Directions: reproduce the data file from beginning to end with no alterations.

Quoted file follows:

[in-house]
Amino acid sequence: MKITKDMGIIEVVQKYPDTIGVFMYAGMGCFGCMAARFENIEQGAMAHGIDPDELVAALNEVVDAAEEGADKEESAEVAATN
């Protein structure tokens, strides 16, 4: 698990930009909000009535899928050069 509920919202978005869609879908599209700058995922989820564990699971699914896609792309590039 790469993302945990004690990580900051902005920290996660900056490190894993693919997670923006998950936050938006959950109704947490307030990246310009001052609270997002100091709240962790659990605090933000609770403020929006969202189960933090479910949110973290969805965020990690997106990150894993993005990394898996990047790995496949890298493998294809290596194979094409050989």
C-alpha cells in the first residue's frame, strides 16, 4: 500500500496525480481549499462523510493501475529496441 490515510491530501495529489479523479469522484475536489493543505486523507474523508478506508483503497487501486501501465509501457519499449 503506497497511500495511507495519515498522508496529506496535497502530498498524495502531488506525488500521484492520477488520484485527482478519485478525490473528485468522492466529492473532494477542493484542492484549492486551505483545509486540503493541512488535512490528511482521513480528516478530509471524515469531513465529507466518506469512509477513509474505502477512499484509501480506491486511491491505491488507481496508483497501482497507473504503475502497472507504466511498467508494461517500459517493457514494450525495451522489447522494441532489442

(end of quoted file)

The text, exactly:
[in-house]
Amino acid sequence: MKITKDMGIIEVVQKYPDTIGVFMYAGMGCFGCMAARFENIEQGAMAHGIDPDELVAALNEVVDAAEEGADKEESAEVAATN
């Protein structure tokens, strides 16, 4: 698990930009909000009535899928050069 509920919202978005869609879908599209700058995922989820564990699971699914896609792309590039 790469993302945990004690990580900051902005920290996660900056490190894993693919997670923006998950936050938006959950109704947490307030990246310009001052609270997002100091709240962790659990605090933000609770403020929006969202189960933090479910949110973290969805965020990690997106990150894993993005990394898996990047790995496949890298493998294809290596194979094409050989």
C-alpha cells in the first residue's frame, strides 16, 4: 500500500496525480481549499462523510493501475529496441 490515510491530501495529489479523479469522484475536489493543505486523507474523508478506508483503497487501486501501465509501457519499449 503506497497511500495511507495519515498522508496529506496535497502530498498524495502531488506525488500521484492520477488520484485527482478519485478525490473528485468522492466529492473532494477542493484542492484549492486551505483545509486540503493541512488535512490528511482521513480528516478530509471524515469531513465529507466518506469512509477513509474505502477512499484509501480506491486511491491505491488507481496508483497501482497507473504503475502497472507504466511498467508494461517500459517493457514494450525495451522489447522494441532489442